The clip, preferably, is made of nylon for the purposes of allowing the teeth 40 to deflect or yield to the tooth 21 of the two slots defined in the receptacle, but yet which is a strong enough material that the teeth will not otherwise strip when it is attempted to remove the clip from the receptacles. The clip 28 may also be made of polycarbonate, or of several other plastics, to include, polysulfone, polyethersulfone, as well as other engineering polymers used to make the receptacle 5.

If someone were to force the clip out of the receptacle, the teeth 40 of the tongue will hopefully yield to the tooth 21 prior to the tooth 21 breaking off within the slots of the receptacle as PEI is a more rigid material than the nylon material of which the clip is made, and the clip, although it may be permanently deformed, will yield allowing the receptacle to be reused, whereas in all likelihood a new clip will be required. Also, it is anticipated that a tooth 21 need not necessarily be provided within each slot 18, 19, but that rather the teeth 40 of the two tongues could directly engage the peripheral surface of the respective slots 18 and 19, the peripheral edges of the slots acting as the teeth for engaging, and retaining, the tongues 37, 38 of the clip therein.

A second embodiment of the clip 28′ is shown in FIG. 3E, the second embodiment of the clip varying from the first embodiment shown in FIGS. 3A through 3C namely in the length of the two tongues 37′, 38′. Otherwise, the clip 28′ is constructed identically having a frame 29′ forming an opening 30, from which the two tongues 37′, 38′ extend. Each of the tongues is provided with a spaced and parallel series of teeth 40 extending across the tongue, and at least partially along the length thereof, with the ramped portion 41 provided at the leading end of each tongue. The second embodiment of the clip 28′ is also provided with two springs 42, as shown in FIG. 3E.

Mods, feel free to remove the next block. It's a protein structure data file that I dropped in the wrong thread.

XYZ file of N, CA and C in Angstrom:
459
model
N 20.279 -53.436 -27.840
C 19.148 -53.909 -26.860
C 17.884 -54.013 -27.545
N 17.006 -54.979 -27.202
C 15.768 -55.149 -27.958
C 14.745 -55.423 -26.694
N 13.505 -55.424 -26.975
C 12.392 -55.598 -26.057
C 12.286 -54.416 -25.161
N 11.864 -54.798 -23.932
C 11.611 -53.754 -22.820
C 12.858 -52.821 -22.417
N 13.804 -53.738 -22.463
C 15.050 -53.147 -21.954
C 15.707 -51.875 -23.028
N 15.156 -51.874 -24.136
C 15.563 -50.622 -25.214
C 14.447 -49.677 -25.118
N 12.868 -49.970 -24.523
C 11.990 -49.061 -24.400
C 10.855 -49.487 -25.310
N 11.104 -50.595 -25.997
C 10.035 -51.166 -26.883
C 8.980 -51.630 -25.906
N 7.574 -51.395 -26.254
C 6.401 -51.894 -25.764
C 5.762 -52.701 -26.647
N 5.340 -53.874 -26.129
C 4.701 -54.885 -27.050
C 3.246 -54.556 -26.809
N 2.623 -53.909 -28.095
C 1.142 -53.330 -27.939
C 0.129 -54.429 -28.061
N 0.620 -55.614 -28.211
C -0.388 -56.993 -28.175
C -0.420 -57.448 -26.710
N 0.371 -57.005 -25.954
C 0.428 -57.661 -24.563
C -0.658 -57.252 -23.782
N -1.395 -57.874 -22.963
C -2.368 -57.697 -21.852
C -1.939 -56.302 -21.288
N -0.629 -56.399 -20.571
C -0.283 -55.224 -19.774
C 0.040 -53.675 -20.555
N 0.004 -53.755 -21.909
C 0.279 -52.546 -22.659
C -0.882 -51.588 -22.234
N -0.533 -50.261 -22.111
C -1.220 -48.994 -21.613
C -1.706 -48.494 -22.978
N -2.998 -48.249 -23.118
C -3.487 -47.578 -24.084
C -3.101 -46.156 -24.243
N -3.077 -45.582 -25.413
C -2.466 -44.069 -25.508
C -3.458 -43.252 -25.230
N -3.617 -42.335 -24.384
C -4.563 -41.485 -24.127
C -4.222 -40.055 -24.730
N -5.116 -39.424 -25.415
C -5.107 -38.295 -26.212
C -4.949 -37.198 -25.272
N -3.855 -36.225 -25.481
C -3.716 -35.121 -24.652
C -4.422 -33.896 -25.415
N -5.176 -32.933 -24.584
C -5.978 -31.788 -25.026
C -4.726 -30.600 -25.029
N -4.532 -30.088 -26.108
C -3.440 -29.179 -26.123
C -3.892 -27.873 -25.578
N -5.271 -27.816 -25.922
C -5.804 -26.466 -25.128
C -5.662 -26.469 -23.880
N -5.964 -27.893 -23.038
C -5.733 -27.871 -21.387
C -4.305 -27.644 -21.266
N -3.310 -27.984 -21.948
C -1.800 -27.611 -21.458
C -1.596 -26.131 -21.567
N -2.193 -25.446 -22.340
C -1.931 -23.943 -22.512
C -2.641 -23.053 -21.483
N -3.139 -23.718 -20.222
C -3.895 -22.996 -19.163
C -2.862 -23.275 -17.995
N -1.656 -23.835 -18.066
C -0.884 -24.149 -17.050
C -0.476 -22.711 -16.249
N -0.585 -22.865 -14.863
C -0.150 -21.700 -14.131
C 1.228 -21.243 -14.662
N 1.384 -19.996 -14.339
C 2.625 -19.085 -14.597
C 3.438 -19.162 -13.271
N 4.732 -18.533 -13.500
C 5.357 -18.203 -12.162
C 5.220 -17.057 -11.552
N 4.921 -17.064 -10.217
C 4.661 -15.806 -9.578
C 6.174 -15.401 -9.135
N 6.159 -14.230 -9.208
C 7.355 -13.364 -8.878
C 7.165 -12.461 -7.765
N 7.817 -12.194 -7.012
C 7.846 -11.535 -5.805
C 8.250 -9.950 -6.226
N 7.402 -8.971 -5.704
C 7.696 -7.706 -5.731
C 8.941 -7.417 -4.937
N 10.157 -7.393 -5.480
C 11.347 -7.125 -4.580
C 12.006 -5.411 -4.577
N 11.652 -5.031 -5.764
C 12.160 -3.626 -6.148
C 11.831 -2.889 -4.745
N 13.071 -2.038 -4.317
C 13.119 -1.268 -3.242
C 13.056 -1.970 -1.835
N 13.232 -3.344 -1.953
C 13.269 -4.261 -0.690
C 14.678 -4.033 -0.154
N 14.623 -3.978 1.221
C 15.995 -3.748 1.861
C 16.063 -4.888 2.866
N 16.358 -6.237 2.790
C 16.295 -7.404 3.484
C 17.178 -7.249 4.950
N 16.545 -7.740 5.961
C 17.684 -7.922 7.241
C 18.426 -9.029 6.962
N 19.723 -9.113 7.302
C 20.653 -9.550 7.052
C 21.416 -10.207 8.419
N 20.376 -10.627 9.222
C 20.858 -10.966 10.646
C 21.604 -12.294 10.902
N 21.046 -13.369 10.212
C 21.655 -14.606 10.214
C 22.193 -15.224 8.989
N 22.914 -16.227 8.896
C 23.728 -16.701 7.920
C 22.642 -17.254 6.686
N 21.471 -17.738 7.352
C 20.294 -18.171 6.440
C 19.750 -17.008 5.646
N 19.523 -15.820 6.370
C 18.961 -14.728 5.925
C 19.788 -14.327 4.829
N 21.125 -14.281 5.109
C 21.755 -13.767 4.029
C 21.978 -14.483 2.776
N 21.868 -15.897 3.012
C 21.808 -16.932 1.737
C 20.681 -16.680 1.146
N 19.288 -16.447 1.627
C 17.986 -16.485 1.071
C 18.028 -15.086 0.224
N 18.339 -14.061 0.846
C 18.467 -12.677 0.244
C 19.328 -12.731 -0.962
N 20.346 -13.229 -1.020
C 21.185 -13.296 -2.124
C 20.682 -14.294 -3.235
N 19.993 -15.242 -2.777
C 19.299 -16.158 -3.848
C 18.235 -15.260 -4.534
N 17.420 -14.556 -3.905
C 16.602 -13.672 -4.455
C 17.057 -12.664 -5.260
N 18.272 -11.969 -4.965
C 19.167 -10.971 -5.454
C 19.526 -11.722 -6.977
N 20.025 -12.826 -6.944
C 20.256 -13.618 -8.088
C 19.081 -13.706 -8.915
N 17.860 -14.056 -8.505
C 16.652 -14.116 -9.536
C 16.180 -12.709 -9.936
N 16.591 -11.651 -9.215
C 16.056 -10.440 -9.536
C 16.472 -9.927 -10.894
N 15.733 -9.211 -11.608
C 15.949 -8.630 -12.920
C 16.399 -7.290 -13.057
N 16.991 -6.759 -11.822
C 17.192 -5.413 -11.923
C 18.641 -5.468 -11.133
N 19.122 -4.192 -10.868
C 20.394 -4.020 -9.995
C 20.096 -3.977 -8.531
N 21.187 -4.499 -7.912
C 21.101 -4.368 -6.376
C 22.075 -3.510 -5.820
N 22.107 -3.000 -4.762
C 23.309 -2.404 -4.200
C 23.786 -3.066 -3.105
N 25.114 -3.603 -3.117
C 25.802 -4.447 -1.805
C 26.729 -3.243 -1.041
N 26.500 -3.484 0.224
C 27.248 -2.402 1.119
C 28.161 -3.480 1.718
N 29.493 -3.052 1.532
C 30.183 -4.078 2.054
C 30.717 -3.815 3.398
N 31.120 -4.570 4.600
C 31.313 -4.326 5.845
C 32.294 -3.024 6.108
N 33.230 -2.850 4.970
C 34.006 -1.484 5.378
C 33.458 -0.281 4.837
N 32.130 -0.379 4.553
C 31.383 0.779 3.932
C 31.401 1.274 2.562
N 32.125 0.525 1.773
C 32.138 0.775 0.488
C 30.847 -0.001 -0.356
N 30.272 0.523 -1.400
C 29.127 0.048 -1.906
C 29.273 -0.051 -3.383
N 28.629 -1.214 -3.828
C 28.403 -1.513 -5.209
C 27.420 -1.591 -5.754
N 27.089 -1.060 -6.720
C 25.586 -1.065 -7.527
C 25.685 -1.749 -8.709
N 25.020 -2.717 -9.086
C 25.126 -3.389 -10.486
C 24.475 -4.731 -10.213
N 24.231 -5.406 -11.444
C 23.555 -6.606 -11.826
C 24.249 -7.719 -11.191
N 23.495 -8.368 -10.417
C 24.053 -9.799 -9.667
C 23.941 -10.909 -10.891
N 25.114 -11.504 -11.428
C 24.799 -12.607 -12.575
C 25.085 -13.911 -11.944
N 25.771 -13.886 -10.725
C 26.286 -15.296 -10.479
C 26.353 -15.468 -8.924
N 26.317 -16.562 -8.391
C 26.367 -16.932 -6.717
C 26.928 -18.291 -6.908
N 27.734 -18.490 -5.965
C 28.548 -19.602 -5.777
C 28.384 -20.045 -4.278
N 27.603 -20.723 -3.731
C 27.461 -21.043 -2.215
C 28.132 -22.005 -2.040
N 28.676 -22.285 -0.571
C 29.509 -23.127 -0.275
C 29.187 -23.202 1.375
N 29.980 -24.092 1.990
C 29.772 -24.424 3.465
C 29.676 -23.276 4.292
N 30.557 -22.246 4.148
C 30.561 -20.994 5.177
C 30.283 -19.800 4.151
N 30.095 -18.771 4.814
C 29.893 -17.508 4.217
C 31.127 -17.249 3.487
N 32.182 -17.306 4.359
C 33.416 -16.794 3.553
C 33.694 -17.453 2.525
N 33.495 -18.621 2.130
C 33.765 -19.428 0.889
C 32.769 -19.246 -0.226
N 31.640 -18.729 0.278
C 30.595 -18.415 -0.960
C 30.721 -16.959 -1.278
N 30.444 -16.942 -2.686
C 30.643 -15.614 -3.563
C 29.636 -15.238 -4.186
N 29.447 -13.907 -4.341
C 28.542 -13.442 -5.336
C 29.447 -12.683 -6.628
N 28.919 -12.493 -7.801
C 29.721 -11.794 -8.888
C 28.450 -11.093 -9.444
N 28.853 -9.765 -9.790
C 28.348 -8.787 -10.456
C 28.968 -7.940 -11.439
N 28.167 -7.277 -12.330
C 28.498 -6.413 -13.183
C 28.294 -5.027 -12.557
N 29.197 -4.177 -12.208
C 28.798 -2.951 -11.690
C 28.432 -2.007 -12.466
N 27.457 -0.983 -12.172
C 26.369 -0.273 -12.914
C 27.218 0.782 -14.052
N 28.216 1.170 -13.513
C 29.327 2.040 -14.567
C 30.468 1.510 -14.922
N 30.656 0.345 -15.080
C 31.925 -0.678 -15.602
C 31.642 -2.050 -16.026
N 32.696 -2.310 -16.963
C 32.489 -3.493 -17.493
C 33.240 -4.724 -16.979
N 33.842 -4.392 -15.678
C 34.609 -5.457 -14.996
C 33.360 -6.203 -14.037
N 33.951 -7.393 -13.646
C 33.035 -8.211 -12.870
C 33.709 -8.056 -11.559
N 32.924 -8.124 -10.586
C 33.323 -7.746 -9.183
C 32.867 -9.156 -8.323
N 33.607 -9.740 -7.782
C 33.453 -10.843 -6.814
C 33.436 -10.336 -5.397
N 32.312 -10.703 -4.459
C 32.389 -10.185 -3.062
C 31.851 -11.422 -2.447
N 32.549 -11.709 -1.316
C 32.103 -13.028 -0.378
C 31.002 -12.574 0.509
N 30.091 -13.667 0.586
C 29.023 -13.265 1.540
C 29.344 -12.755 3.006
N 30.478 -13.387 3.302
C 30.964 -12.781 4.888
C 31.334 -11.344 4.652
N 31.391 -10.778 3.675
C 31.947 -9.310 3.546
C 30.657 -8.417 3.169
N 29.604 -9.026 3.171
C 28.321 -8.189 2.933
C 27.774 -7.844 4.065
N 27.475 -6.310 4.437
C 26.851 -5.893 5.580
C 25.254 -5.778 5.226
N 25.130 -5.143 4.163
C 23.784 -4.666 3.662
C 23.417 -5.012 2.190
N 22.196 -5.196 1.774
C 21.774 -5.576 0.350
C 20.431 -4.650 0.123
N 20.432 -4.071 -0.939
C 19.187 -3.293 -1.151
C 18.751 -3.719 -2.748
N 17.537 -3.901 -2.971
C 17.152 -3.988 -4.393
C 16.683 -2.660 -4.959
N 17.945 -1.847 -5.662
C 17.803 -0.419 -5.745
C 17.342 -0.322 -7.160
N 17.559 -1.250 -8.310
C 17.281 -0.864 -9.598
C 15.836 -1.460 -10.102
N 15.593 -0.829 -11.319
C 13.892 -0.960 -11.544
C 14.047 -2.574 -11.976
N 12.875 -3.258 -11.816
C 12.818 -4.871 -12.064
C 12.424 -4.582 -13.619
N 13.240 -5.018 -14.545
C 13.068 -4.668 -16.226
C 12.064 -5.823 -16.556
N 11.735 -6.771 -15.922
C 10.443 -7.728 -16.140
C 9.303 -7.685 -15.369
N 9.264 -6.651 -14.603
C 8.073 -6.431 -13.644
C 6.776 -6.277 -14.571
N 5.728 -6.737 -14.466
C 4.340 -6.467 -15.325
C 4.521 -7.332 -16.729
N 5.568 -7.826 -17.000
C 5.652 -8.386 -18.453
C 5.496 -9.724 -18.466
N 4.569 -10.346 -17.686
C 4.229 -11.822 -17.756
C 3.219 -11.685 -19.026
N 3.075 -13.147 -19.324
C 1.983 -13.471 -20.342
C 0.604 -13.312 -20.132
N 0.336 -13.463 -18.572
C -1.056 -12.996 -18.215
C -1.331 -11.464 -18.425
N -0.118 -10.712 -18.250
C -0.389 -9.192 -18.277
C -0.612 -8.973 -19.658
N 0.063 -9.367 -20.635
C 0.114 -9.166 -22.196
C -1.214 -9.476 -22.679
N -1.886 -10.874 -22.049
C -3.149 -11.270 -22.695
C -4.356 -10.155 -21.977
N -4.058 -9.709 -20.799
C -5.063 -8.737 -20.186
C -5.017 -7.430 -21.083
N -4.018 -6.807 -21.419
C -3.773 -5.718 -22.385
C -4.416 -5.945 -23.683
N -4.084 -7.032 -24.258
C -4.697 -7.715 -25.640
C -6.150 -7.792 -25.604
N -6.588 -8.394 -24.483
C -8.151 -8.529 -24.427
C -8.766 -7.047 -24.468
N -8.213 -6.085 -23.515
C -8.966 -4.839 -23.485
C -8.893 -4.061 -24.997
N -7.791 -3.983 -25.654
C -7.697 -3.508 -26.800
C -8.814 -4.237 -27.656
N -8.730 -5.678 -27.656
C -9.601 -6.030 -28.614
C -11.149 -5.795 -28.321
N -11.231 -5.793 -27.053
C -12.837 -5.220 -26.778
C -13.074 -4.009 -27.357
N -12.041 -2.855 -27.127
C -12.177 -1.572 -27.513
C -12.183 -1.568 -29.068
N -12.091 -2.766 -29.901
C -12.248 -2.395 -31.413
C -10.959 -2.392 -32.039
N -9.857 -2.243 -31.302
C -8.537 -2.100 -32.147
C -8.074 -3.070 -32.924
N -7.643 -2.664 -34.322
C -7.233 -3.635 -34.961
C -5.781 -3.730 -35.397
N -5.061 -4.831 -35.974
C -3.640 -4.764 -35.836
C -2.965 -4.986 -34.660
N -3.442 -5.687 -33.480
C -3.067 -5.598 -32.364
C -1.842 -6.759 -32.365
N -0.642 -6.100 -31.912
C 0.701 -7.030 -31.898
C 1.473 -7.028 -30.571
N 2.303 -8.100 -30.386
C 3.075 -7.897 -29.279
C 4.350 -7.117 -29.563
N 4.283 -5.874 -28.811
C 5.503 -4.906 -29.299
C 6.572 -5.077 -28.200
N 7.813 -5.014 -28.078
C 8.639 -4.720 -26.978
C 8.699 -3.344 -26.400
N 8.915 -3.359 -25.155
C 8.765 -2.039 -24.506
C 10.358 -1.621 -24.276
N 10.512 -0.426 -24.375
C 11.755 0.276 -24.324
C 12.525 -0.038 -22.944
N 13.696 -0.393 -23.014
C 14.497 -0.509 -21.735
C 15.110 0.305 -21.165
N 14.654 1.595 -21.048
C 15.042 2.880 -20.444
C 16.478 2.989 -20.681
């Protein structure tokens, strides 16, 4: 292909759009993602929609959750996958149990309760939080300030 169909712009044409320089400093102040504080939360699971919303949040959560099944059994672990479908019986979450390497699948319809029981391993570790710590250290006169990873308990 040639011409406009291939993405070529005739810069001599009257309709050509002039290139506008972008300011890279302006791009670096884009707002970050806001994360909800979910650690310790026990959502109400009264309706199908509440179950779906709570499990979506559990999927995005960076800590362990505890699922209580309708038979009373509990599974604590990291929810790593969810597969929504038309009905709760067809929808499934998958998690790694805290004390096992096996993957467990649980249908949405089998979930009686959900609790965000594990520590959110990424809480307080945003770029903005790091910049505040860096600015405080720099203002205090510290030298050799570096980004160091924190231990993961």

The second embodiment of the clip is provided so that when a mounting panel of a greater thickness than that used with the first embodiment of the clip is encountered, that the panel mounting assembly will still operate as intended, namely the clip will be used to securely position the receptacle on the panel opening of the mounting panel, and yet which will allow movement in the X and Y directions of the plane of the mounting panel, if desired, and snugly draw the receptacle against the surface of the mounting panel, if desired, through the use of the springs 42.

FIGS. 4A and 4B illustrate the two embodiments of the clip 28 and 28′, respectively, of the panel mounting assembly of this invention in use with a first thin wall mounting panel 47, and a second thicker mounting panel 47′. Referring first to FIG. 4A, the receptacle 5 is positioned within a panel opening 48 defined in the mounting panel, such that the two flanges 13, 15 of the receptacle rest against the first side 49, or interior surface, of the mounting panel 47. Once held in position, typically by a tool (not illustrated) or the service technician's hand or fingers, the clip 28 is placed in position on the second side 50 of the mounting panel, the two tongues 37 and 38 of the clip being passed through the panel opening 48 and then into the two elongate slots 18, 19 (FIGS. 1A through 1C) of the receptacle, by passing the ramped portion 41 and then the teeth 40 therethrough for securely affixing the receptacle in position on the mounting panel 47. The flanges 13, 15 of the receptacle, and the frame 29 of the clip may sandwich the mounting panel as tightly as desired by passing the tongues through the slots of the receptacle to the depth desired, or may be left to be a little “loose” such that the springs 42 of the frame, as shown in FIGS. 2B and 2C, snugly urge the flanges, and thus the receptacle, into engagement with the first side 49 of the mounting panel, as described above.

FIG. 4B illustrates the second embodiment of the mounting clip 28′ of this invention, in use with a thick wall mounting panel 47′. Once again, however, the same receptacle 5 is used, it being placed in position on a panel opening 48′ defined in the mounting panel. The two flanges 13, 15 of the receptacle rest against the first side 49′, or the interior surface, of the mounting panel, the receptacle being held in position by a tool (not illustrated) or the service technician, while the tongues 37′, 38′ of the clip 28′ are passed through the panel opening 48 and into the two respective slots 18, 19 defined in the receptacle, the ramped portion 41 of each tongue being passed through the slot, the teeth 40 then engaging the tooth 21 within each slot for securely positioning the receptacle in position on the panel opening 48′. Again, the receptacle can be drawn as snugly as desired against the first side 49′ of the mounting panel, by passing the tongues 37′, 38′ through the slots in the receptacle to the degree desired, or the receptacle may be allowed to sit loosely within the panel opening, the two springs 42 (FIGS. 2B, 2C) being used to snugly urge the flanges of the receptacle, and thus the receptacle itself, snugly against the panel opening 48′.